Many of you recall the old commercials and ads that turned Charlie the Tuna, the Pillsbury Doughboy, and the Marlboro Man into household names and brands. I remember watching the TV commercials, in the pre-remote days when people actually watched commercials.
The common thread behind each of these products was Jay Conrad Levinson, who worked on the creative teams that developed these brands.
In the early 1980s, Levinson coined the term “guerrilla marketing,” which sparked a revolution in business marketing, advertising, and PR. He would go on to author and co-author some 60 books, selling more than 20 million copies worldwide.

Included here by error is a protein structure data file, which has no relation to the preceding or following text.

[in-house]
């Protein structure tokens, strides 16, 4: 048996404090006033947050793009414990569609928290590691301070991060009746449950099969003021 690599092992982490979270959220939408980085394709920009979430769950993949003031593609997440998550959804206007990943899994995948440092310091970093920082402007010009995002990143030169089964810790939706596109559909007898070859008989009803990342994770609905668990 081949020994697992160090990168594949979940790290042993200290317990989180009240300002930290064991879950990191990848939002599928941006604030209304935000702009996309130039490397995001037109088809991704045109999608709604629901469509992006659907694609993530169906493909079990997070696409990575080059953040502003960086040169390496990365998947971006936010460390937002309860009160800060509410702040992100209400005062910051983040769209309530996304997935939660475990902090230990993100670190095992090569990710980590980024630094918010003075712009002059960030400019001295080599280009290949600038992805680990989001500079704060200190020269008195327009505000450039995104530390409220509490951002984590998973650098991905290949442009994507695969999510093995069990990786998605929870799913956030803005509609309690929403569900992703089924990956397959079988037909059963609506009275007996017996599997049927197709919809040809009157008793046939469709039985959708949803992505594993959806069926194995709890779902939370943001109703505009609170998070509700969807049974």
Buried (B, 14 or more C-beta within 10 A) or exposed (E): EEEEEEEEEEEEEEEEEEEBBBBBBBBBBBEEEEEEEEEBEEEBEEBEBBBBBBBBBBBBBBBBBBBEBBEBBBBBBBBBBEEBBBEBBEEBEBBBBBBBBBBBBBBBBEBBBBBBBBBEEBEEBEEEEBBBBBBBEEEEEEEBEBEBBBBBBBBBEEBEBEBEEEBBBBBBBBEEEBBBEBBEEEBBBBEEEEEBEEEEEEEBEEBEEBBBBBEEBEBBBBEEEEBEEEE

The “Father of Guerrilla Marketing” passed away on Thursday, Oct. 10, at the age of 80.
During the past three decades, Levinson was able to use his talents and genius to morph his guerrilla marketing brilliance to include technology and social media.
What exactly is guerrilla marketing? It started with three points, and over the years, has grown to 15.